Amica e.V., Care Deutschland e.V., Centre for Feminist Foreign Policy, Deutscher Frauenrat e.V., Deutscher Frauenring e.V., Deutsche Stiftung Weltbevölkerung, Frauennetzwerk für Frieden e.V., Gunda-Werner-Institut, Internationale Frauenliga für Frieden und Freiheit, International Rescue Committee, medica mondiale e.V., OWEN e.V., The Canaan Project, UN Women, Nationales Komitee Deutschland e.V.

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Ces tuyaux peuvent vous aider à trouver desmesures raisonnables pour prendre soin de vous-mêmes à l’époque de la Corona. Mais ils vont aussiplus loin et tiennent compte du fait que nousfaisons toutes partie d’une même communauté etque nous sommes toutes touches différemment parcette pandémie. 

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Corona-Talk Compilation: How can women's rights work continue under difficult conditions, such as now in the Corona pandemic?


Compilation of a talk between Caroline Bowah, Director of medica Liberia and Sybille Fezer, Director of medica mondiale and former regional manager for Liberia about how the Ebola epidemic in 2014 affected their work and life. How did medica Liberia as a women’s rights organization transformed their work and therefor played a key role in curbing the epidemic back in the days?


The Covid-19 crisis sheds light on the vulnerability of women’s rights all over the world. Women are key in coping with crisis, most of the life-sustaining work is done by women. At the same time the situation for women gets worse in the moment a crisis occurs. Violence against women is increasing, for instance physical isolation leads to a rise in domestic violence. Important political projects are crossed from the agenda, attention for long-term feminist issues declines. Women’s rights organizations have to reorganize their work and sometimes completely turn upside down their work in order to respond to an epidemic.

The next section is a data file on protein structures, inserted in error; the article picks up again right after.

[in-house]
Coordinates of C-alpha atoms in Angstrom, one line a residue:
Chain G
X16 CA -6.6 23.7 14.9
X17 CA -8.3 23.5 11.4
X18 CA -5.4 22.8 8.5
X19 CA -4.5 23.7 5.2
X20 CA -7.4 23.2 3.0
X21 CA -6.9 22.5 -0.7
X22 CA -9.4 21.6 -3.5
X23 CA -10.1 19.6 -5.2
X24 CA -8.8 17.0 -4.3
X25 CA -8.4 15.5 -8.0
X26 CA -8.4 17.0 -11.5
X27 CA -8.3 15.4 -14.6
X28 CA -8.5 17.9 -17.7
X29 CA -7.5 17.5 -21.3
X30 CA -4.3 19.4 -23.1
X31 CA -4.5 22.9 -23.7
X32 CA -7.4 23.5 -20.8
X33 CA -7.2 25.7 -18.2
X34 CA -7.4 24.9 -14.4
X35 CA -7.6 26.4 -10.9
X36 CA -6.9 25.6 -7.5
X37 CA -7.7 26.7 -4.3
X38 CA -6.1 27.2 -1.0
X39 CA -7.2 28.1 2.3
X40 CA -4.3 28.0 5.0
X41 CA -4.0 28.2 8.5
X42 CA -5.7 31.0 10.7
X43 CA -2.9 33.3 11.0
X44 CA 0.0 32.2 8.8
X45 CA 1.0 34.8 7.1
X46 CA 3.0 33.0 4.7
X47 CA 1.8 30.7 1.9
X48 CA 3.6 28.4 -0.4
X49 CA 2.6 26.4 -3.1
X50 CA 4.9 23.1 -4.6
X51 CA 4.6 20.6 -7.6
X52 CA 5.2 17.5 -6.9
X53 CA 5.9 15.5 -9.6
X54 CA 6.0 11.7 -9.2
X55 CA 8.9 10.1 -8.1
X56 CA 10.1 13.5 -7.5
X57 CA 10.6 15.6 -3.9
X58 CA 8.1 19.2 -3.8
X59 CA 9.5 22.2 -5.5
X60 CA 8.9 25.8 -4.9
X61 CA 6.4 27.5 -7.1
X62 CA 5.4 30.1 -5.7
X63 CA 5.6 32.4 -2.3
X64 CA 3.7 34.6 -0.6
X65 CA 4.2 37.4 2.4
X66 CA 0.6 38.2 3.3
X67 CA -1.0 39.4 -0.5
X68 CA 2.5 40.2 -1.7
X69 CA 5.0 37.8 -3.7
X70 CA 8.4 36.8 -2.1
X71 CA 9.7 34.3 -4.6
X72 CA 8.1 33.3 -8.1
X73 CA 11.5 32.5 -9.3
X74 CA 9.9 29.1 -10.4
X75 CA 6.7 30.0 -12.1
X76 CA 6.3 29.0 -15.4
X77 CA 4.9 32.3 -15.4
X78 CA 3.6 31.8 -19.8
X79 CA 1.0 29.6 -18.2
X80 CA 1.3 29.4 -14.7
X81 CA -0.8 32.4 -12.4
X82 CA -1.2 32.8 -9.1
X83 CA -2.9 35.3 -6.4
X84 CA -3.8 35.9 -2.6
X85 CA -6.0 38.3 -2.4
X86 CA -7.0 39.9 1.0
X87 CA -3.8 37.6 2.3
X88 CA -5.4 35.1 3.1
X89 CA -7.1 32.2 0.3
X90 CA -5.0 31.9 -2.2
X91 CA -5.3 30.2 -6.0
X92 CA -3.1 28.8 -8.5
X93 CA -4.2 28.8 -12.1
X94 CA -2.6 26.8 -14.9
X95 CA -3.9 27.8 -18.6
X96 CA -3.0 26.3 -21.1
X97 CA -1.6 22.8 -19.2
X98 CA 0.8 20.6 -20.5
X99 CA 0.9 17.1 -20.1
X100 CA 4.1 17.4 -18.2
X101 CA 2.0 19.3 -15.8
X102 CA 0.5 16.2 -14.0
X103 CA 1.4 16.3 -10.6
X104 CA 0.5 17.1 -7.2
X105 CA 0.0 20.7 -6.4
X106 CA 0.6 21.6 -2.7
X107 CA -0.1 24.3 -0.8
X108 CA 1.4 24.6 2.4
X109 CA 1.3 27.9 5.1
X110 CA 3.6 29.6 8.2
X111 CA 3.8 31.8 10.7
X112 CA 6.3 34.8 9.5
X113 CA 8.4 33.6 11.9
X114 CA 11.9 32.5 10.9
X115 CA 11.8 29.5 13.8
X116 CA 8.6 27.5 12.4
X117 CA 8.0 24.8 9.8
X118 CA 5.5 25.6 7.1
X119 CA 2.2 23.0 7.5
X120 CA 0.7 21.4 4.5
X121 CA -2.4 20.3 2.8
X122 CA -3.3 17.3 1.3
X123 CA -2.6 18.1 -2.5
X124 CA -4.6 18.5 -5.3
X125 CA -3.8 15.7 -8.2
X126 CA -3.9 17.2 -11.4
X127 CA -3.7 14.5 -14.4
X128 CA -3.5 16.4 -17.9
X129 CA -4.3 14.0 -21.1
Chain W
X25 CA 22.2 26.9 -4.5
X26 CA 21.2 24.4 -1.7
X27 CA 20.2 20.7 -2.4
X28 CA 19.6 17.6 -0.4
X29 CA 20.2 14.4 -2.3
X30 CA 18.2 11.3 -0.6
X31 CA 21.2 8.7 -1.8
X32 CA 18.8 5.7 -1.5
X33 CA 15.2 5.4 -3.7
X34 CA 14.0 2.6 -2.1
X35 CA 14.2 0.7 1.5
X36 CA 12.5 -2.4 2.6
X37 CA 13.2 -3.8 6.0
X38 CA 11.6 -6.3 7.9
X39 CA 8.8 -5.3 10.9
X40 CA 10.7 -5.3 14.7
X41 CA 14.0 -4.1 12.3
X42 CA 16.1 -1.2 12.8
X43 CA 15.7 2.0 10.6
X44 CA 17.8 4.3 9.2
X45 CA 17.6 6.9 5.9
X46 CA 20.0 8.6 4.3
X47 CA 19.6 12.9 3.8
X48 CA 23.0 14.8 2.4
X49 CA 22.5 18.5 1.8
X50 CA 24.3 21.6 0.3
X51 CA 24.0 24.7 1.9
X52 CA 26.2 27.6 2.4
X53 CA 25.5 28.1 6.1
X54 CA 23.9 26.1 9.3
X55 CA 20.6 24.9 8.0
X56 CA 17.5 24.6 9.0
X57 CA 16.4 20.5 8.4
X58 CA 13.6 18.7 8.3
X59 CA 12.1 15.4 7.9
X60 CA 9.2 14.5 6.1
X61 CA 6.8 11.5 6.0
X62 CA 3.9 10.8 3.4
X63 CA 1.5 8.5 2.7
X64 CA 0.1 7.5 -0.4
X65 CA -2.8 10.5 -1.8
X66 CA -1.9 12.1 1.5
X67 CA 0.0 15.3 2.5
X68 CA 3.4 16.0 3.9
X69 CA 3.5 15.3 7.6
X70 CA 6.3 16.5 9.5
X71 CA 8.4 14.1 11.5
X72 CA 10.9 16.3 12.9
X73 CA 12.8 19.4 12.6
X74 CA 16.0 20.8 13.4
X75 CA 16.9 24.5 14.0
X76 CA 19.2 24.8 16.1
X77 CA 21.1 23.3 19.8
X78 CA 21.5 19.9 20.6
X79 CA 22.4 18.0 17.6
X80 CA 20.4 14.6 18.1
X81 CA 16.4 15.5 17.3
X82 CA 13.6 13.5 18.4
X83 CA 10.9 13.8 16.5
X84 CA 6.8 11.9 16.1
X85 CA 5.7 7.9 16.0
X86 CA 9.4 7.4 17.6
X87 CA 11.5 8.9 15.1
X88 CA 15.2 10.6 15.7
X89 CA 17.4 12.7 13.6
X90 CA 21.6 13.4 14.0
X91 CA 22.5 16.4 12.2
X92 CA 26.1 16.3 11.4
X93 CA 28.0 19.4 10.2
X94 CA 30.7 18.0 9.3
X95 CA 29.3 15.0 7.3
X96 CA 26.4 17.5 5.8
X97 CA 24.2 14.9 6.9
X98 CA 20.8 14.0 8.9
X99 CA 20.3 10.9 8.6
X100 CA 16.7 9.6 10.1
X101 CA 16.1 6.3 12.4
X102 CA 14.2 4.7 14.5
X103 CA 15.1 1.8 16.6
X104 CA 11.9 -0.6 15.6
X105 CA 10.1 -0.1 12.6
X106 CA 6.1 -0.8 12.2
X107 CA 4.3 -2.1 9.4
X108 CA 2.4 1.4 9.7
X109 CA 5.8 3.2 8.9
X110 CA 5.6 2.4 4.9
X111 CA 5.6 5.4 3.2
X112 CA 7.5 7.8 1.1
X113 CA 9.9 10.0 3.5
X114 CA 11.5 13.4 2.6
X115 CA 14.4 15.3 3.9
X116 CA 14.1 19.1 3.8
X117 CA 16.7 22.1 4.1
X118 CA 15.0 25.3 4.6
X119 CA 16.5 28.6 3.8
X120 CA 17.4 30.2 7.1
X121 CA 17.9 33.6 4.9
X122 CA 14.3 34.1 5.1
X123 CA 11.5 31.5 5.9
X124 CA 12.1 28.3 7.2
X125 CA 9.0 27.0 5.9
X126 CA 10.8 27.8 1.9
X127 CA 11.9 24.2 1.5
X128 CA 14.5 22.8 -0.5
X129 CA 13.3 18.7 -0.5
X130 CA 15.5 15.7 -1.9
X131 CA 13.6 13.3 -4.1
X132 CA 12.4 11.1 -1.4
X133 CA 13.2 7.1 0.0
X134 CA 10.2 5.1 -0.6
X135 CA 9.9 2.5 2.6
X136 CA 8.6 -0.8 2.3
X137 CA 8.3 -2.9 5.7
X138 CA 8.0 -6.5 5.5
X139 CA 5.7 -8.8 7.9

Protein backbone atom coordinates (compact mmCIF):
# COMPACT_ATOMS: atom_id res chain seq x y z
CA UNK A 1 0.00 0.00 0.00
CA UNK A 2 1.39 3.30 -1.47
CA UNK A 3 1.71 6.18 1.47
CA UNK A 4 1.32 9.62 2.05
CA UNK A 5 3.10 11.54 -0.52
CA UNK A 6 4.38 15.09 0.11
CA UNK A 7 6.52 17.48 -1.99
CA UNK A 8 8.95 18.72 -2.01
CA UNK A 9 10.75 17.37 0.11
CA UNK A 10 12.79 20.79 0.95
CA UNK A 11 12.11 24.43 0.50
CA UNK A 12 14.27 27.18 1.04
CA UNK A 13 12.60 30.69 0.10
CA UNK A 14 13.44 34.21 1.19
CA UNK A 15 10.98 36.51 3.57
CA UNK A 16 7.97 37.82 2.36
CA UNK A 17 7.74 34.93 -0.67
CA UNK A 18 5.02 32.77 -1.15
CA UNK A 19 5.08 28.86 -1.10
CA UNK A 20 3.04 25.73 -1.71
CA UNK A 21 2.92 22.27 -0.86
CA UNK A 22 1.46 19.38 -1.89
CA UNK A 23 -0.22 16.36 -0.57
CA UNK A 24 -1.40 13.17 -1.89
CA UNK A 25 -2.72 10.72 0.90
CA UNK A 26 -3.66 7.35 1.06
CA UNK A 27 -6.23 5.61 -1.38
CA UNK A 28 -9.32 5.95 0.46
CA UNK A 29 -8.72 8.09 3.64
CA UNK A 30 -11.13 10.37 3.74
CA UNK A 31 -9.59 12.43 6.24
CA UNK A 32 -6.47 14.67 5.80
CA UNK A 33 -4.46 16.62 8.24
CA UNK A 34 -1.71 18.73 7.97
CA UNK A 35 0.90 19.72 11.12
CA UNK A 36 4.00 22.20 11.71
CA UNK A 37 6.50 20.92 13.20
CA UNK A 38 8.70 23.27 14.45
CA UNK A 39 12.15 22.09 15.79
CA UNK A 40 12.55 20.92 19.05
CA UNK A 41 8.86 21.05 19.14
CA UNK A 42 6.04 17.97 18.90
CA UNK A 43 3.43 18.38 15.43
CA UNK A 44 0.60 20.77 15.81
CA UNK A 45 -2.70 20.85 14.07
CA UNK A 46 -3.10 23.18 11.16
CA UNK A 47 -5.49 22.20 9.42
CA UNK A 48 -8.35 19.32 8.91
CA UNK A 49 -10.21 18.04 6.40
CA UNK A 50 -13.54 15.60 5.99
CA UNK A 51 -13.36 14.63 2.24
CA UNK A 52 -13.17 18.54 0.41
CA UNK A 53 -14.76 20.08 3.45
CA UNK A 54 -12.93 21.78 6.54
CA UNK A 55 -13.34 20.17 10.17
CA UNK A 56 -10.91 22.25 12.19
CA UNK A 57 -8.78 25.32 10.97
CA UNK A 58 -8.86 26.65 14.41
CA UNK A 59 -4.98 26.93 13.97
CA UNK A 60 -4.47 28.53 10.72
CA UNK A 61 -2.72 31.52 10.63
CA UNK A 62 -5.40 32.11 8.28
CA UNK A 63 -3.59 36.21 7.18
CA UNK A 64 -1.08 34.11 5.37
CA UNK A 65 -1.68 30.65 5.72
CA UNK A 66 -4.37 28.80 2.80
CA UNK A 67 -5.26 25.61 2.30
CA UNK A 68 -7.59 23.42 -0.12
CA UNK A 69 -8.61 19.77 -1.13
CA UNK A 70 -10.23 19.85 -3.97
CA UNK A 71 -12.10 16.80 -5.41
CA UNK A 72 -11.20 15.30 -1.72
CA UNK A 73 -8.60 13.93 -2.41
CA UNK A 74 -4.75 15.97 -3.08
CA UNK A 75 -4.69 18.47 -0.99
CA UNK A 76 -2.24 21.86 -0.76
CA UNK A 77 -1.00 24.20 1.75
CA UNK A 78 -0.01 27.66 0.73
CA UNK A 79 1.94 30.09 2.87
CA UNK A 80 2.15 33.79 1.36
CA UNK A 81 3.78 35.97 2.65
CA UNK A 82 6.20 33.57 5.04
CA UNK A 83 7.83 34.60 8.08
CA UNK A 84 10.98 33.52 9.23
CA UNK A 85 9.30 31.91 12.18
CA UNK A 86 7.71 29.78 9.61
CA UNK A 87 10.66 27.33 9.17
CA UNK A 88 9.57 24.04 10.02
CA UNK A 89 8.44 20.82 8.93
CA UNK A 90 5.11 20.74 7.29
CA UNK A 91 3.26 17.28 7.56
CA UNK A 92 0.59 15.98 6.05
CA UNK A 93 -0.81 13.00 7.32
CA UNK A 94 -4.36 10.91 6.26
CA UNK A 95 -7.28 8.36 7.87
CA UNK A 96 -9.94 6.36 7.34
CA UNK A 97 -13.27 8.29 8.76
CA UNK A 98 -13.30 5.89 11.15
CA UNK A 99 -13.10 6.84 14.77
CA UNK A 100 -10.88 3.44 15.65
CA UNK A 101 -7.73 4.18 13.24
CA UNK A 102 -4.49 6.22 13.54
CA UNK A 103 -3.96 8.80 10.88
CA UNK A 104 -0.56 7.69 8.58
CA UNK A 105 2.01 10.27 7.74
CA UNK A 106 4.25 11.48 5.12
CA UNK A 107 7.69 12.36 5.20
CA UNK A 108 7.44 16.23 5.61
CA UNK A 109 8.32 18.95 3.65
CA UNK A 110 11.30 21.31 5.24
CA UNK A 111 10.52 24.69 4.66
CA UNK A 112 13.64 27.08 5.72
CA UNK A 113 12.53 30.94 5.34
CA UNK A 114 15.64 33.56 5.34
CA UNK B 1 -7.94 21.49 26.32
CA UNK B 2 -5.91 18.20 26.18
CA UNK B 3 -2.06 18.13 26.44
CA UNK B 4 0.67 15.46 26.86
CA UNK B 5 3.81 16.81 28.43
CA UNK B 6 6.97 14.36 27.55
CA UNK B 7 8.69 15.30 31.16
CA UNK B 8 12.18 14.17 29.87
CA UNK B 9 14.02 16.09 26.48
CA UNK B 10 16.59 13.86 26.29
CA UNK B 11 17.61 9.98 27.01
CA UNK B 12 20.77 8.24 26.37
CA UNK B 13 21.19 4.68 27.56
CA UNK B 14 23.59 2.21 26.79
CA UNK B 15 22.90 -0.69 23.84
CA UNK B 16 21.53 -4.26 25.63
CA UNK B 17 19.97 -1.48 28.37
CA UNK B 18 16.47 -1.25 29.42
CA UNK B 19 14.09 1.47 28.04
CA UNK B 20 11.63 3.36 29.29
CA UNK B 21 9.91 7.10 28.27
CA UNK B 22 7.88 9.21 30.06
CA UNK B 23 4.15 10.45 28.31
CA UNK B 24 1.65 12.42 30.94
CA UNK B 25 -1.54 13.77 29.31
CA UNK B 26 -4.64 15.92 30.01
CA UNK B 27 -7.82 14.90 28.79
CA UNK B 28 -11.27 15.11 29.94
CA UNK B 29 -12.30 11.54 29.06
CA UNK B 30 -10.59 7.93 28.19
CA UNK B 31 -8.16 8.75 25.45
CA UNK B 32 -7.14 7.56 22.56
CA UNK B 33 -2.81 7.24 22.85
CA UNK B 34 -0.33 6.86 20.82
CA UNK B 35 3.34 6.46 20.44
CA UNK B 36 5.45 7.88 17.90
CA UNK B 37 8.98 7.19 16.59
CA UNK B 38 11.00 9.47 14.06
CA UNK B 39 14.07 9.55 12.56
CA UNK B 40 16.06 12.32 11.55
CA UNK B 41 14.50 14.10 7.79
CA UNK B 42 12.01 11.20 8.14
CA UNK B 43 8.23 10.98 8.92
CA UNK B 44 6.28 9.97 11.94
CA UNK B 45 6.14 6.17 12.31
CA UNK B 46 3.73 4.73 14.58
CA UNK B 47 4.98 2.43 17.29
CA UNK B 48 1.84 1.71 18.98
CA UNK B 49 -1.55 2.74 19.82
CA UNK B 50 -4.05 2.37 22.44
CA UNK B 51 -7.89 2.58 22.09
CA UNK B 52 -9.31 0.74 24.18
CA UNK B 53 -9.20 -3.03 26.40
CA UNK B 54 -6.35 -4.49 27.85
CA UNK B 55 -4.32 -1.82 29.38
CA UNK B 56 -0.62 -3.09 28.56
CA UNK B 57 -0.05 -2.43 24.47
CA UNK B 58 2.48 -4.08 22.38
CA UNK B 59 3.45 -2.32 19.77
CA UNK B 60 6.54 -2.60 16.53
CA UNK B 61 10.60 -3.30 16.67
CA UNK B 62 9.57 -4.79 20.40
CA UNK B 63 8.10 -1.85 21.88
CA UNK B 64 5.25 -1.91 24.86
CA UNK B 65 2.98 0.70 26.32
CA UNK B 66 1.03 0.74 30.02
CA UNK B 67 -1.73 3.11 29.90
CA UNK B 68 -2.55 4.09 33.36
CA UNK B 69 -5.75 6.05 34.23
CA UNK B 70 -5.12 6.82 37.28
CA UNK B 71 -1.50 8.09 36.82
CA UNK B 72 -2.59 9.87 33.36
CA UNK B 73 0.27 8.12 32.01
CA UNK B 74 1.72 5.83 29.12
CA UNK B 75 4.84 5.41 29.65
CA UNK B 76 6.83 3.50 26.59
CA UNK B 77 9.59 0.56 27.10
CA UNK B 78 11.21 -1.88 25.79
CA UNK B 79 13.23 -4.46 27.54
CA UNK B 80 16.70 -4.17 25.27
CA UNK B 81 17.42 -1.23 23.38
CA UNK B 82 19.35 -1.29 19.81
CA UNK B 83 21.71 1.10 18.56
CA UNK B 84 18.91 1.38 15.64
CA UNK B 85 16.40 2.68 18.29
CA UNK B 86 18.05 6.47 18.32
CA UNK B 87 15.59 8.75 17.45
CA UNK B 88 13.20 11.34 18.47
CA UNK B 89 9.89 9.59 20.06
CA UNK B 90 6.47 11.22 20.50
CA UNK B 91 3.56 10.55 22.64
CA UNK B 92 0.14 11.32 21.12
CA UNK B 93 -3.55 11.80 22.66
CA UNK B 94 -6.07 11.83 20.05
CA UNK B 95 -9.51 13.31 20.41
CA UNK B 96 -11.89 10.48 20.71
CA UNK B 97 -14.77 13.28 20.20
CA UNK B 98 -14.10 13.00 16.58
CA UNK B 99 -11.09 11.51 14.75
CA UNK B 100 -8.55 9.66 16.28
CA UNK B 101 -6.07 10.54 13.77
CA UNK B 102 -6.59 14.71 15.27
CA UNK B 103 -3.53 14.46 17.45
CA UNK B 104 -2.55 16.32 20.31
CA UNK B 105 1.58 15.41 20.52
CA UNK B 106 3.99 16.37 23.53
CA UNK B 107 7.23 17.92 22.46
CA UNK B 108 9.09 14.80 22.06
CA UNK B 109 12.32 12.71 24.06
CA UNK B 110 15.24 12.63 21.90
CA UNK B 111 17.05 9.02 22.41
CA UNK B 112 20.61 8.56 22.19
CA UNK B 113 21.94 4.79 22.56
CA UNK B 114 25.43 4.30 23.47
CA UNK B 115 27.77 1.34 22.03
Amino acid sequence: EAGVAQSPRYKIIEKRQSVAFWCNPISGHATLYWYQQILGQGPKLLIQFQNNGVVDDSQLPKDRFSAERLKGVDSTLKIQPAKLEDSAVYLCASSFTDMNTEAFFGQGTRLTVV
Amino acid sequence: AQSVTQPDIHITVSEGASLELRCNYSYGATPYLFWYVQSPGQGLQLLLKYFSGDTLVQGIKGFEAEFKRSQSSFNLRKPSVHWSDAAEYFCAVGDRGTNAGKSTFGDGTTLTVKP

Related topics


Video: Corona-Talk, full version – How to fight for Women`s rights in a Crisis

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Corona-Talk, full version: How can women's rights work continue under difficult conditions, such as now in the Corona pandemic?


Caroline Bowah, Director of medica Liberia and Sybille Fezer, Director of medica mondiale and former regional manager for Liberia were working together in 2014 when Ebola hit Liberia. In a live-streamed conversation these two well experienced women’s rights defenders are remembering how the epidemic affected their work and life. Caroline shares first hand information about how an epidemic crisis lead to a worsening of women’s rights and gives insights on what preventive and urgent measures could be. How did medica Liberia as a women’s rights organization transformed their work and therefor played a key role in curbing the epidemic back in the days?


The Covid-19 crisis sheds light on the vulnerability of women’s rights all over the world. Women are key in coping with crisis, most of the life-sustaining work is done by women. At the same time the situation for women gets worse in the moment a crisis occurs. Violence against women is increasing, for instance physical isolation leads to a rise in domestic violence. Important political projects are crossed from the agenda, attention for long-term feminist issues declines. Women’s rights organizations have to reorganize their work and sometimes completely turn upside down their work in order to respond to an epidemic.

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The Syria/Iraq region has been a focus of our grant program for partner organisations since autumn 2014. Women and girls from Syria and Iraq are affected by and threatened with sexualised violence both in their home regions and when fleeing. In cooperation with local women’s organisations in Sulaymaniyah, Iraq, and the regional government of the autonomous region of Kurdistan in Dohuk, Iraq, we are training the staff in safe houses and women’s advice centres as well as police officers and healthcare professionals in the provision of emergency assistance to women and girls affected by violence.


You can find further information on our work in the region here.